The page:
: xnunity.
I Don't attempt to change your will
j after it is written and witnessed by
! drawing lines across certain portions of
! it and writing in' other directions. Such
i attempts will fail.
I j Don't make a nonresident of your

state executor of your will. Many
states will not permit him to act.
I Don't have the man you selected as
executor sign as a witness. It may dis disqualify
qualify disqualify him.
I Don't allow any legatee or devisee In

iyour will to sign as a witness. If he

noes he may lose his legacy or devise,
t If you wish to add a codicil to your

!Will don't fail to have the codicil refer
Unmistakably to the will and to attach

the codicil thereto physically.

; Don't hesitate to change your will by

codicil or otherwise whenever you see

fit

Strong Statement is Given by Jack

sonville Woman Has Gained
Over 5 Pounds on Tanlac
When so many well known people

of unquestioned character and inte integrity
grity integrity make statement after statement
j each and every one of them testifying

to the same thing day after day, then

the truth of such statements can not
longer be doubted.

What is true of other large cities is

lasted almost a year, and there was also true of Jacksonville. Since the

but one lreak in it. That was when I introduction of Tanlac in that city a

Ellen went to a picnic which Henry few weeks ago its sales have increas-

could not attend, and Henry the next e(i by leaps and bounds, and a number

, ,7 Ul anmg a of reliable people from all walks of
girl he had once kissed at a busking. j j ,

Thi hrfttk- In nimM'a lnn -1,.ct me uve cume -" aim .. uuwi

J "u"llu I iL iL. ii J t

a mouth, and people had begun to say ineir testimony w iae mounus. ox

that it was off forever when the cou- otners tnrougnout tne aoutn wno nave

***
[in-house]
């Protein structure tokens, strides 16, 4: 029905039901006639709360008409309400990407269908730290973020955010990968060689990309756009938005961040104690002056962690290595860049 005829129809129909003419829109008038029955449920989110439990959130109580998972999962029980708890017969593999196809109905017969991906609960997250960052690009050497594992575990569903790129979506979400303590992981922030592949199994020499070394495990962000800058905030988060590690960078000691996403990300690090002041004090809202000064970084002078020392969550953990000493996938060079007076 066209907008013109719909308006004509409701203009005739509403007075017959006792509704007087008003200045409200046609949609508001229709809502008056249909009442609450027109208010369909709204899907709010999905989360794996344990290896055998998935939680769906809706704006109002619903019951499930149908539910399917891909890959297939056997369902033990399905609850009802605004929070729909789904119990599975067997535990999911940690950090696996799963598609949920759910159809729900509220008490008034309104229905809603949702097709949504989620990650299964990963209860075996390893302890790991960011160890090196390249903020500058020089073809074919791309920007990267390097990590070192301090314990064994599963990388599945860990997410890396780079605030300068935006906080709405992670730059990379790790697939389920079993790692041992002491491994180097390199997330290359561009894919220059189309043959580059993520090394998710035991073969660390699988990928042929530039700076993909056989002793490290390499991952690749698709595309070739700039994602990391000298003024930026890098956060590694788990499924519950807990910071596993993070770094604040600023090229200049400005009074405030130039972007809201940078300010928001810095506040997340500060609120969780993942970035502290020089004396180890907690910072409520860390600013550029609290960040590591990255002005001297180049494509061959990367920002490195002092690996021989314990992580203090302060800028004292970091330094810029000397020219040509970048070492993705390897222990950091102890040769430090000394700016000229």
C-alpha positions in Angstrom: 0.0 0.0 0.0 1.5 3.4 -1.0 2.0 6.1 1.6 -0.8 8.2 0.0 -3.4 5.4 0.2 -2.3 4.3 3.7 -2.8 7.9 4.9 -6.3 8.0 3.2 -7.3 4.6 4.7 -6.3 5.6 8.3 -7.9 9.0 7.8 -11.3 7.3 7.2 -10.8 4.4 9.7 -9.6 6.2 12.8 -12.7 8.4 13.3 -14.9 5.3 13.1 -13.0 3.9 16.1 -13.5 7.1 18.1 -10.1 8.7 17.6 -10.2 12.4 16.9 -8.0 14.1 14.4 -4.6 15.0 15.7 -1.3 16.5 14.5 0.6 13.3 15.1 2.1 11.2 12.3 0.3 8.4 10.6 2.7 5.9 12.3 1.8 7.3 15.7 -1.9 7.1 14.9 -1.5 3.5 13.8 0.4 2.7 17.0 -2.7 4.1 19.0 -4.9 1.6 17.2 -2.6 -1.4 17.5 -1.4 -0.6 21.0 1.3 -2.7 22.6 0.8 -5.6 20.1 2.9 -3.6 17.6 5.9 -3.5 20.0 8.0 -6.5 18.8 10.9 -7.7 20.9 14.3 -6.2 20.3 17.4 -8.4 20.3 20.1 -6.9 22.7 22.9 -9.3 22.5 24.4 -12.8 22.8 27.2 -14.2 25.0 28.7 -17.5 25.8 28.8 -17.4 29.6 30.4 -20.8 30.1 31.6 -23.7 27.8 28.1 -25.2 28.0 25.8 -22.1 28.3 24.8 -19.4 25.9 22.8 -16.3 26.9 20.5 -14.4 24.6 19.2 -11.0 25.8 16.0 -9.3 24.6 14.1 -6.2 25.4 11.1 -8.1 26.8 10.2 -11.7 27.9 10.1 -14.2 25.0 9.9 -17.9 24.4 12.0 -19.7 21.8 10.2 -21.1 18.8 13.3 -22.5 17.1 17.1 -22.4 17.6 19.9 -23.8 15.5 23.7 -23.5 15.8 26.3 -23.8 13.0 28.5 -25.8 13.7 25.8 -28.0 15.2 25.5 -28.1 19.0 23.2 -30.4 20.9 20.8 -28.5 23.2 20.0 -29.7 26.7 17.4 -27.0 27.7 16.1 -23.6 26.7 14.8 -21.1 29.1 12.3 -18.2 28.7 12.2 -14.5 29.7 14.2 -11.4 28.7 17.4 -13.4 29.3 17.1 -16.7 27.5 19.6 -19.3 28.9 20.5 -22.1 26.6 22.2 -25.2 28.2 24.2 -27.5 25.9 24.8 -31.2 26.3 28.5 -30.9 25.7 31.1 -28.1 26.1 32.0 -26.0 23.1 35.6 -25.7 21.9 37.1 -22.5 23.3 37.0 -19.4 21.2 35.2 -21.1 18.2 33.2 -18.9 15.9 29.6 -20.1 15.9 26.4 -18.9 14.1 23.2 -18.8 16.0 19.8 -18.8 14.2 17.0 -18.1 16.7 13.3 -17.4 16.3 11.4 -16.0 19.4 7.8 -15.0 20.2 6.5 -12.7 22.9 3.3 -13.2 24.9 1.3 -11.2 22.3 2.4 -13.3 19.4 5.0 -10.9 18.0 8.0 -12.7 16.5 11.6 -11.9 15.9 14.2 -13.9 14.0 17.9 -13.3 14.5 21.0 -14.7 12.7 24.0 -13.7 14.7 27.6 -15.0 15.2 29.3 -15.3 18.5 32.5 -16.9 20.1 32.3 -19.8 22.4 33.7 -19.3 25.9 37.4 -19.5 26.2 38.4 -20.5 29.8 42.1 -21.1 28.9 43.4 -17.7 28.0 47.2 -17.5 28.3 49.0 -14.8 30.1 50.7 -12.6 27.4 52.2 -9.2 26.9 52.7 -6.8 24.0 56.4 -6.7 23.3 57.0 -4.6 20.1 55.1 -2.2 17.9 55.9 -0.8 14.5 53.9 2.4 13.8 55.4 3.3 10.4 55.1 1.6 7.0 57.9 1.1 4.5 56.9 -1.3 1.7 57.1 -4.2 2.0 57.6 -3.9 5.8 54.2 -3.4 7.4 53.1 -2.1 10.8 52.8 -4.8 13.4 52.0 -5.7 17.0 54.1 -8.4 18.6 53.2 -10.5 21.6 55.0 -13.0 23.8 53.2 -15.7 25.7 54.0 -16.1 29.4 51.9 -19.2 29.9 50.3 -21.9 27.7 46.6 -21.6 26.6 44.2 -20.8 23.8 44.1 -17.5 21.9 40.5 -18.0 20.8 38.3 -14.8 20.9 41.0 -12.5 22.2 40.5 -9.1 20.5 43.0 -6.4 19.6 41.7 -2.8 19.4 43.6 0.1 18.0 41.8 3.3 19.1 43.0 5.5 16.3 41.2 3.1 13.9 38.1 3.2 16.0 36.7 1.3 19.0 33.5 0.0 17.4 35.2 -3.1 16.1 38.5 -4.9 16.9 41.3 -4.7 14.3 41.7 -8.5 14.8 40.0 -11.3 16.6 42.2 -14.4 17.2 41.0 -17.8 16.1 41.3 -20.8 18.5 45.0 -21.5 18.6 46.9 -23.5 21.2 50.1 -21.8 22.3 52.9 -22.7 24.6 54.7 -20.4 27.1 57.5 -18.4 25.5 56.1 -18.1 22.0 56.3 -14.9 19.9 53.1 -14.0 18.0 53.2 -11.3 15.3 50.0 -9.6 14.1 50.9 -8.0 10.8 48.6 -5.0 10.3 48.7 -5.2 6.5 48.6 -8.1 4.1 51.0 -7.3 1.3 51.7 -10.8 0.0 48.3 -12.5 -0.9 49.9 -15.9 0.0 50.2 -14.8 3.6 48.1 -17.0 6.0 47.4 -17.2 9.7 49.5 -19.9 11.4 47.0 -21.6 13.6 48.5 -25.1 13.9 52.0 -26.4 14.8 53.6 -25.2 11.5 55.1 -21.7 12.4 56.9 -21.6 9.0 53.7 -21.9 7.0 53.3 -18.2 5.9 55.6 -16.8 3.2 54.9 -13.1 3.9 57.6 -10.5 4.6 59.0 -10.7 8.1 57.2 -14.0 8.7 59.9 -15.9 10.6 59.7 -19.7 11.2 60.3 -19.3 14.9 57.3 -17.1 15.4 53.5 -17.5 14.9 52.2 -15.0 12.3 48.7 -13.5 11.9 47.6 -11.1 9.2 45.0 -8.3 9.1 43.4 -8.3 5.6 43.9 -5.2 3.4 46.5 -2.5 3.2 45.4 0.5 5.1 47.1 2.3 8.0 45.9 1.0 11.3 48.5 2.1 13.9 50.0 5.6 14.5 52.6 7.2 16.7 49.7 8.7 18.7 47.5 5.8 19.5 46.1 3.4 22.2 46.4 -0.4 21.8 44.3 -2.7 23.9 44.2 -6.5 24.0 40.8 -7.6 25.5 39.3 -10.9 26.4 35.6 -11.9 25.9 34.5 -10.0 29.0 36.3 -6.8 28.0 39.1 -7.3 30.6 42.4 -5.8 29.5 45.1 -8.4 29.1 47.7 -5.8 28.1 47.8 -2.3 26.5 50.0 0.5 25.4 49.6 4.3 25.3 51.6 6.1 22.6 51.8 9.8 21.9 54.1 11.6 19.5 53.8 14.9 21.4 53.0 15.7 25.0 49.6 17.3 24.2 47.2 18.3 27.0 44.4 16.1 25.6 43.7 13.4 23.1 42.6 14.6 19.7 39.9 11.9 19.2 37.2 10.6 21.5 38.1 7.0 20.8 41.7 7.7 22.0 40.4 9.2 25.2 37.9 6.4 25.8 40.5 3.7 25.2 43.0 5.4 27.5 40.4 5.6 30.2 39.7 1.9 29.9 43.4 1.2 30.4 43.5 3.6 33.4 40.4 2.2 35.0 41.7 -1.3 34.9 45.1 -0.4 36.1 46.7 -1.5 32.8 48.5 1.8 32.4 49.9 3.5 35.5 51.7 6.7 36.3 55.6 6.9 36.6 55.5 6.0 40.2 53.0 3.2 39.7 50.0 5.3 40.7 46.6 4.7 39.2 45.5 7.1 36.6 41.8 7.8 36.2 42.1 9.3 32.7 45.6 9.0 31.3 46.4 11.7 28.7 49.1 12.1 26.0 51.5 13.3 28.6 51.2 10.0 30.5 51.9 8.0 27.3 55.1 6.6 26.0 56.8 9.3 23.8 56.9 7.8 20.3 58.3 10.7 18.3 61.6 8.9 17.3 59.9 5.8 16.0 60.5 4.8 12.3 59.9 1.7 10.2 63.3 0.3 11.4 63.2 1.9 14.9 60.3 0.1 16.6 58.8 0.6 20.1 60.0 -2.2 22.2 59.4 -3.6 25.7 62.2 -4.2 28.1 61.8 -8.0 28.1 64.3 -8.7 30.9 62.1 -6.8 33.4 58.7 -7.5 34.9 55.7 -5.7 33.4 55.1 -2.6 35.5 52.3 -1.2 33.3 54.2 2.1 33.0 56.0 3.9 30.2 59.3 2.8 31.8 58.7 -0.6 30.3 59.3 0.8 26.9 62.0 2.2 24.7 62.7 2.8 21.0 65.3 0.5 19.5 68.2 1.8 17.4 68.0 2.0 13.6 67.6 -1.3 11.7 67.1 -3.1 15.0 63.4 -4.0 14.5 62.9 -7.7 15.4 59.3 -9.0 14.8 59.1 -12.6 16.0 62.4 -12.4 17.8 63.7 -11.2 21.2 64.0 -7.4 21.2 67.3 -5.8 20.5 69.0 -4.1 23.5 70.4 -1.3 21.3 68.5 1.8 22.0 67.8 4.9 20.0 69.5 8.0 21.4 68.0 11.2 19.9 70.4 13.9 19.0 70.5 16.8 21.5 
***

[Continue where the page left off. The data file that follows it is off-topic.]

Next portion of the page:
pie made up. The turtledoves cooed given this remarkable! medicine their

again, and in the course of a month j unqualified endorsement.

tney were married. One of the latest to testify is Mrs.

Ileary Howe was a young farmer
living three miles from the village of
Lansing, and his deaf mother kept

house for him. In the village above
mentioned lived Ellen Wilcox with her
father and mother. Henry was twen

ty-two years old and Ellen nineteen.

One day when Howe had Sold a load of

stove wood at the Wilcox home he and

Ellen met. They looked good to each

other. Then began a courtship that

Puzzle

rind the car that is Klaxonized.

All went merrily for the next three t. TT. Hriolilow- 1207 Rushine- street. Thl3 13 a bllSV Street a3 seen from

?' LDd VTIL? whose liusband is a skilled cabinet in aeroplane. Pedestrians are

phone company, and be Advanced about raEker and ting engineer of this diking here and there among the

li0 reasons why Henrv should install cuv' inrnmnhile traffic. One OI the cars

Si;f. Sf ""to his Peaceful "IVe been in a terrible run down q Qn owne.

reasons also, and after giving a week Crichlow. "and I had tried no end of 133 sounded it. Which one

or two's thought to the matter Henry medicines, but nothing gave me relief ar -ii UAUr o 1 nn
ordered in the woudefful little thin. I .j.j t We Will eladiV put a JSJaxon OH

r.,. m4 unxu a menu peruaueu me to vr ic 'c' .VI .-4

onrnul-Vf r "acV, a5eni Tanlac : My stomach seemed to go four car. 11, aitcr yuuxiavc uicu
ml1 L.1. UenJ7 back on me entirely, and I was all t. YOU are willing. to drive with-

ill. V JL iv 31 I II 1 IHIJ 1 III) inr H TAIL' IIQI 1"

led the conversation around to thnt down and out, but this medicine has jut it, we will take It ott and

Sunday school picnic and Henry's bug- made me gain in weight and I now ;narge you nothing,
ey ride, and presently said: I feel a hundred per cent better.

"Did you ever see the feller that es- "I couldn't eat anything that would fhere 13 a Klaxon tor every Size

corted your wife to that picnic?" nf ennr nn mv sfnmnrh ariH make me A 1-;A rtf -?.fim $a tn "liin.

u hy. there was no fellerr' was the TYifoovaKio T Irln'f sppm tn o-et any

surprised reply nourishment from my food. I was laxons are made only by' the

VJlXf UM1 I LUtJi tJf

put in a telephone. I don't say that tl0n and notnmS'A C0Uld take seemed

feller is still in the village, but if he is do me any good at all.

how easy for your wife and he to have "Finally I got to looking so bad and

a dozen conversations a day over the had lost so much weight and strength

llow a woman iv.;. a; ii r- .-.11 C

YOU h' WtBJk itllU 1UU uumi Hum tiiia vuuut- jUVtiriVltjUUUClt AVilg,.

. DAVIES. WELCH
PHONE 223 Ocala.Florida

Put You Ad. in the Star.

i Impossible Ones.

t "He was a born fisherman and could

swear to the truth."

i "He sought the ofSce only for his

country's good."

He took his own advice and never

failed to practice what he preached.'